A fish-like creature coughed and unveiled a key secret about breathing.
Today, University of Alaska Fairbanks researchers escaped the new snow and ice to head to New Orleans for the annual Society of Neuroscience meeting. Their research today centers around a cough about 9 seconds into this video
That shows a lamprey larva ventilate normally through its gills, then coughing. You see, lampreys don’t breathe like we do. They don’t breathe air, and they don’t have lungs. But they are sensitive to carbon dioxide in a way that reminds UAF researchers Michael Harris and Barbara Taylor of amphibian breathing patterns. The nervous system responds similarly in both lamprey coughs and a part of breathing called a rhythm generator. This rhythm generator makes many animals sensitive to carbon dioxide and, Harris and Taylor say, evolved before lungs.
Lampreys don’t have lungs, but they are on the same path vertebrates took to start breathing. Eventually, vertebrates learned how to take in oxygen and expelling carbon dioxide. When lampreys encounter carbon dioxide, they cough.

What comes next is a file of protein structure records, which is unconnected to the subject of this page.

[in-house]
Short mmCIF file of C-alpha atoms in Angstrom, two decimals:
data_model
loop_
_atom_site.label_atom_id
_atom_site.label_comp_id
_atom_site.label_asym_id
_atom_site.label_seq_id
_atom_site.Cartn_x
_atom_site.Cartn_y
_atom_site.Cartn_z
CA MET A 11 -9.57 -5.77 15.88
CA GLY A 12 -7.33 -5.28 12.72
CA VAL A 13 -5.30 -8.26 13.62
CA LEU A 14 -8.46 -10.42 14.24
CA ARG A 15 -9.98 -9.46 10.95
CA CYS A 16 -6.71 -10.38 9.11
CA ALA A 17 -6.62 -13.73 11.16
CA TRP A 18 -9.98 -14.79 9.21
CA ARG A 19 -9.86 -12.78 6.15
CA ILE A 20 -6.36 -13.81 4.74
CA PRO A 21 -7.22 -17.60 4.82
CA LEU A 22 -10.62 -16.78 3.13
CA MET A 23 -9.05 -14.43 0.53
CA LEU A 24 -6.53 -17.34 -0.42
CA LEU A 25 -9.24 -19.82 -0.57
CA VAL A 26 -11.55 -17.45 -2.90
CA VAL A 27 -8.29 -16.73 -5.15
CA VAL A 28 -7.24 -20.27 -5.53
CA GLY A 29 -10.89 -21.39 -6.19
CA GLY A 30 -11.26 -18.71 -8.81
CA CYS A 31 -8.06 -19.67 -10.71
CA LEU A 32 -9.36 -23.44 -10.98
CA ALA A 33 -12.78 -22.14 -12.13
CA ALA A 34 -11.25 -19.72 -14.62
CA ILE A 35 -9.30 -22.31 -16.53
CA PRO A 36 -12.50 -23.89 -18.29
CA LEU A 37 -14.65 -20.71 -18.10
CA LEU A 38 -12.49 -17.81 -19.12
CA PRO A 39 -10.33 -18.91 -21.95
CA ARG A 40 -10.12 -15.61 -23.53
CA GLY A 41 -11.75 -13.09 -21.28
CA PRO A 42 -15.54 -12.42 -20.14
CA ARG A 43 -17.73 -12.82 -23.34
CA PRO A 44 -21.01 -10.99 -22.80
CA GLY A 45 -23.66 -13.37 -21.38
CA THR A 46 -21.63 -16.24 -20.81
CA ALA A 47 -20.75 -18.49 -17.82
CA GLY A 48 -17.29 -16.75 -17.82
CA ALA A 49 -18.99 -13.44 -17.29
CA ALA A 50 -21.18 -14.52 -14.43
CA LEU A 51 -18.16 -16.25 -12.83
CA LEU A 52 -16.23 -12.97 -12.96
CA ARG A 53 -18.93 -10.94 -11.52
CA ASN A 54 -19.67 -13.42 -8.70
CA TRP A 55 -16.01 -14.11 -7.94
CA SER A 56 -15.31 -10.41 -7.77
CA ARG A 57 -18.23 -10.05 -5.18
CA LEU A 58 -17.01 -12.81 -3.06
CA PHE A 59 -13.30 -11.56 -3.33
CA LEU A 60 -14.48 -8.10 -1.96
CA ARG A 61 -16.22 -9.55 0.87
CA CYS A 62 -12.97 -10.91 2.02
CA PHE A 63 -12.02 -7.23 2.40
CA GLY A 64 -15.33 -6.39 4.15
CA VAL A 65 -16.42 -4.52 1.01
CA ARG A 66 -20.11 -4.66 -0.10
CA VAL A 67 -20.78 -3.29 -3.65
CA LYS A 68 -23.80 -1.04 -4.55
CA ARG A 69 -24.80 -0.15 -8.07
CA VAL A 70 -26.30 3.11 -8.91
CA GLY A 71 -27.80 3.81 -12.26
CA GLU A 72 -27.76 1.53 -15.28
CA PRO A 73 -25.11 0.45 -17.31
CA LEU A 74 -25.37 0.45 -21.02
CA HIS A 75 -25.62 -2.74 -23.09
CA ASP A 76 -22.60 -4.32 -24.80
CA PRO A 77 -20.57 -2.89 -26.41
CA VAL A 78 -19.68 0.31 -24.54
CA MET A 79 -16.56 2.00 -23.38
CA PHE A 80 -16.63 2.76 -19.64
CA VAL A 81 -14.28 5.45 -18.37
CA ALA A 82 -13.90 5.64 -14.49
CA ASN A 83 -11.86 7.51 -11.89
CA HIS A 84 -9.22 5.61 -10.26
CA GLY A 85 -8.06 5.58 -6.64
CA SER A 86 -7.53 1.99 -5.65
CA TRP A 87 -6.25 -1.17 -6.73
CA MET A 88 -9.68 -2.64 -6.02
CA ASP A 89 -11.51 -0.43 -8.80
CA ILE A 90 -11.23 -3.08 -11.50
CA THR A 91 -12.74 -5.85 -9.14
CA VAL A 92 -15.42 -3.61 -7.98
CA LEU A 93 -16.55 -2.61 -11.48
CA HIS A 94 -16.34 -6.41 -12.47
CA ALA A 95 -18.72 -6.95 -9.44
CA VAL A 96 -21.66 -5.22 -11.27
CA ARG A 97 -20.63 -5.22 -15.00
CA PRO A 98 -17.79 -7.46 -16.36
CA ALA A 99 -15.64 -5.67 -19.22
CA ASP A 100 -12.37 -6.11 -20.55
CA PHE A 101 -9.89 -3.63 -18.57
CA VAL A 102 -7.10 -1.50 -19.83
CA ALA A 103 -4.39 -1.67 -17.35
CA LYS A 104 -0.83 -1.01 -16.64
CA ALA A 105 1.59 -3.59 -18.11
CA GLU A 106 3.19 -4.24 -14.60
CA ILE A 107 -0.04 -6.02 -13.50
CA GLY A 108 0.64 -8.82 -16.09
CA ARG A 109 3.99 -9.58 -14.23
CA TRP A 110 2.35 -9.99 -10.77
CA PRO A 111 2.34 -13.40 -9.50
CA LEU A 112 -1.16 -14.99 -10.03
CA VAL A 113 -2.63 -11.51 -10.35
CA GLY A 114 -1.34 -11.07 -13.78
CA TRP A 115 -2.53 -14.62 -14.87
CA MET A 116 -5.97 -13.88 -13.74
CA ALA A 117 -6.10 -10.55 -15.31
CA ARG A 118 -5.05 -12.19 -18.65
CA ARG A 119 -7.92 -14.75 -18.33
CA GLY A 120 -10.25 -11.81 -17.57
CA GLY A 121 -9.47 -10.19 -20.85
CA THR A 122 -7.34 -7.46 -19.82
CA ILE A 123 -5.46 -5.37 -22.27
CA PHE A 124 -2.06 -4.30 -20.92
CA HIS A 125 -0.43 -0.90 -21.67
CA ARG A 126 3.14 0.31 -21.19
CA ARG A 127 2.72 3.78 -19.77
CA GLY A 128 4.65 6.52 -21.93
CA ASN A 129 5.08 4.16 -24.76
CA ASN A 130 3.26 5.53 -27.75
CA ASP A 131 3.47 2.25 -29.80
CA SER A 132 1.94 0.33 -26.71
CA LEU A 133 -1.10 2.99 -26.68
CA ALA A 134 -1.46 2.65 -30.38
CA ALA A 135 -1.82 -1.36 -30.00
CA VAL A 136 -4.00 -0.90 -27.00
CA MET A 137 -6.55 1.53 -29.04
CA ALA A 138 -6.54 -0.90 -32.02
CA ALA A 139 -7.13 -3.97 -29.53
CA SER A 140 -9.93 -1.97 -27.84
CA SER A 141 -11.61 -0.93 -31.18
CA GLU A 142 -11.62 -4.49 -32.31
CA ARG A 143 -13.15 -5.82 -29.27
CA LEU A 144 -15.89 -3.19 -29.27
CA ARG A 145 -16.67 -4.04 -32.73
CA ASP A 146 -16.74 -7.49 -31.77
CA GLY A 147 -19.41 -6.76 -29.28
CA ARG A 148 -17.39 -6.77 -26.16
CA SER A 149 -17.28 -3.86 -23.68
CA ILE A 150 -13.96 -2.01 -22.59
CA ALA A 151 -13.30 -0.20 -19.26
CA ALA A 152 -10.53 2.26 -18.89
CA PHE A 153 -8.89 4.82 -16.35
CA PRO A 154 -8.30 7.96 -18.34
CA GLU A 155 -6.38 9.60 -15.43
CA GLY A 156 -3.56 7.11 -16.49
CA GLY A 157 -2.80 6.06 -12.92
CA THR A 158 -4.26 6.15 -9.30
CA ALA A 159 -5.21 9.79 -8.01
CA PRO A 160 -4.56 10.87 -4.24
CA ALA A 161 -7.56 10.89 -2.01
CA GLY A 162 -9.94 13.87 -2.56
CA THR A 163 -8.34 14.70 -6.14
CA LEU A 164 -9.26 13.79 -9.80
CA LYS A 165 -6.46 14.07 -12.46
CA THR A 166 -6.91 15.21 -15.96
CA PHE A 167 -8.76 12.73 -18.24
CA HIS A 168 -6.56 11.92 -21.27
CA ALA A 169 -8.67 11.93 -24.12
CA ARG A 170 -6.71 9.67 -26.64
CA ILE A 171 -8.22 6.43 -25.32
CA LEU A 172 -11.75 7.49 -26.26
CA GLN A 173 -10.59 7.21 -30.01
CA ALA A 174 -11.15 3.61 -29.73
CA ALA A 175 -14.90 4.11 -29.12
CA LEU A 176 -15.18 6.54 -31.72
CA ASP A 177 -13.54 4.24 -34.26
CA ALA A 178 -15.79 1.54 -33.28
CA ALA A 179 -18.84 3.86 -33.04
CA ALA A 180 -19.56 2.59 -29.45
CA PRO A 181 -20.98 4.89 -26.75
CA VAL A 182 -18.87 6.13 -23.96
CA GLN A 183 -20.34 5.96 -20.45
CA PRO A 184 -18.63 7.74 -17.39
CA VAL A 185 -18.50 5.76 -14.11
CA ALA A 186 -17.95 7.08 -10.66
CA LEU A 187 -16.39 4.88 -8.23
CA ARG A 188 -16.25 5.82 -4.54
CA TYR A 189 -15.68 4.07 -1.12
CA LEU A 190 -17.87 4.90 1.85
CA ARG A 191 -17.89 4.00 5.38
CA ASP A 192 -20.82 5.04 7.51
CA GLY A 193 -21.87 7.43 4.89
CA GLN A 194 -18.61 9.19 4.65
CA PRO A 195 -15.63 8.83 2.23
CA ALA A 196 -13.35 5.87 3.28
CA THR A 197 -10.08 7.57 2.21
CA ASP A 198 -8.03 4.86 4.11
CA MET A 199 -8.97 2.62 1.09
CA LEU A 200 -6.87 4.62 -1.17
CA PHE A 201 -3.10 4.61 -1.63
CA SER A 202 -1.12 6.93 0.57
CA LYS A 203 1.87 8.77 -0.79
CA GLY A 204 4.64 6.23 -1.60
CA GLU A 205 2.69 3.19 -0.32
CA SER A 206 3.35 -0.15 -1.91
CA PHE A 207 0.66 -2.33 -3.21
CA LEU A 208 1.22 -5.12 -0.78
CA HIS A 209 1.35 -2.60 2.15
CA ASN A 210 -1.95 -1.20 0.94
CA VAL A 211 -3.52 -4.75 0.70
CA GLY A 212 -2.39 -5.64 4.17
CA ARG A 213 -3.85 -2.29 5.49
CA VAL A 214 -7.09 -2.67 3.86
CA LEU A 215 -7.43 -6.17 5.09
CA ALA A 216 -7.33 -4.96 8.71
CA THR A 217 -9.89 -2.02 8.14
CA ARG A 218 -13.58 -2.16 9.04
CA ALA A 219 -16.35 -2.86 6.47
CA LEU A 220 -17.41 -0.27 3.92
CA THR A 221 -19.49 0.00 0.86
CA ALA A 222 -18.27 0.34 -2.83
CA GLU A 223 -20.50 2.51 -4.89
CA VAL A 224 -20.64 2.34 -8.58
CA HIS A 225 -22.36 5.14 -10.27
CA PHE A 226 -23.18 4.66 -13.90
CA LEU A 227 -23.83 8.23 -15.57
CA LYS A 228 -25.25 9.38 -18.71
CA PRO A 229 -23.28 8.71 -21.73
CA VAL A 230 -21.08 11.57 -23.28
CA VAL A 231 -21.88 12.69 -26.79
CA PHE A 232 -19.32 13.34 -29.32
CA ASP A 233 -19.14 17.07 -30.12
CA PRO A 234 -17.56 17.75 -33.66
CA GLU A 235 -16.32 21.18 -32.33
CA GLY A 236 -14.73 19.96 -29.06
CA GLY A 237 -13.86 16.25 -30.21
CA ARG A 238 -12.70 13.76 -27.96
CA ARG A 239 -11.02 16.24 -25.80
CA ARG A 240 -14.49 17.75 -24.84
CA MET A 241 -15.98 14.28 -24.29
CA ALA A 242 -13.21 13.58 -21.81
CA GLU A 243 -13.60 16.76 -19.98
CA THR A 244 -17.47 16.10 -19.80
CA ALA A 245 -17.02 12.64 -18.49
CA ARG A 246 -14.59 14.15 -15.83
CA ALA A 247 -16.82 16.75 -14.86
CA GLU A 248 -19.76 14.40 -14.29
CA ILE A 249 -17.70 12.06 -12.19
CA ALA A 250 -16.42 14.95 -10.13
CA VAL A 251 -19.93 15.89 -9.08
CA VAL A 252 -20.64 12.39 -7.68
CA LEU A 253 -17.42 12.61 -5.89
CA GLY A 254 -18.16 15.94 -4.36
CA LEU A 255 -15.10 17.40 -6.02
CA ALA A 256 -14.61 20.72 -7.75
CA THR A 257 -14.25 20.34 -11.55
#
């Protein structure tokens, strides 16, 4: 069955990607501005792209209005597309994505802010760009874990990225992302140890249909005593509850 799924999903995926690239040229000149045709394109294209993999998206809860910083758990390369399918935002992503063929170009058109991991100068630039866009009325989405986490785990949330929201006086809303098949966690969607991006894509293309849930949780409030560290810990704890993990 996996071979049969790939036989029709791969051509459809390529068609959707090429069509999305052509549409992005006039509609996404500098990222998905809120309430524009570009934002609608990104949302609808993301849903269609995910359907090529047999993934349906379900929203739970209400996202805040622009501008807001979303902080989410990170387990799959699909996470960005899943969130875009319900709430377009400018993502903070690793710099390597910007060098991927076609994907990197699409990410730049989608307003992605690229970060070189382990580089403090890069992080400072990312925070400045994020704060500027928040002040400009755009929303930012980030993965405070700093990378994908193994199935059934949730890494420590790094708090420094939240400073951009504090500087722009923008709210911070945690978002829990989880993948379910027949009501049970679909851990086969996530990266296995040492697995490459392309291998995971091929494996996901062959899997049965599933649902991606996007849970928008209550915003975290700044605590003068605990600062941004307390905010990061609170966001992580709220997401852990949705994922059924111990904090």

Lampreys in Alaska can grow up two different ways — some are like salmon, living in salt water until spawning in fresh water, and some hang around fresh water their entire lives. Like salmon, they bring nutrients from the sea to land ecosystems. They start out as little ammocoetes — that larva in the video. These ammocoetes filter muddy water through their bodies and store the bits of food they come across. As adults they grow a nasty set of teeth that, if parasitic, they can use to suck blood from a host like a leech. The fresh water lampreys usually aren’t parasitic, and they don’t eat — they rely on the resources they gathered as youth.
I just arrived in Juneau to intern for KTOO. More on that later this week.
Also, speaking of UAF science: congratulations, R/V Sikuliaq, on your successful launch! I created a Storify of social and news media reactions to the launch. What do you want to know about the Sikuliaq?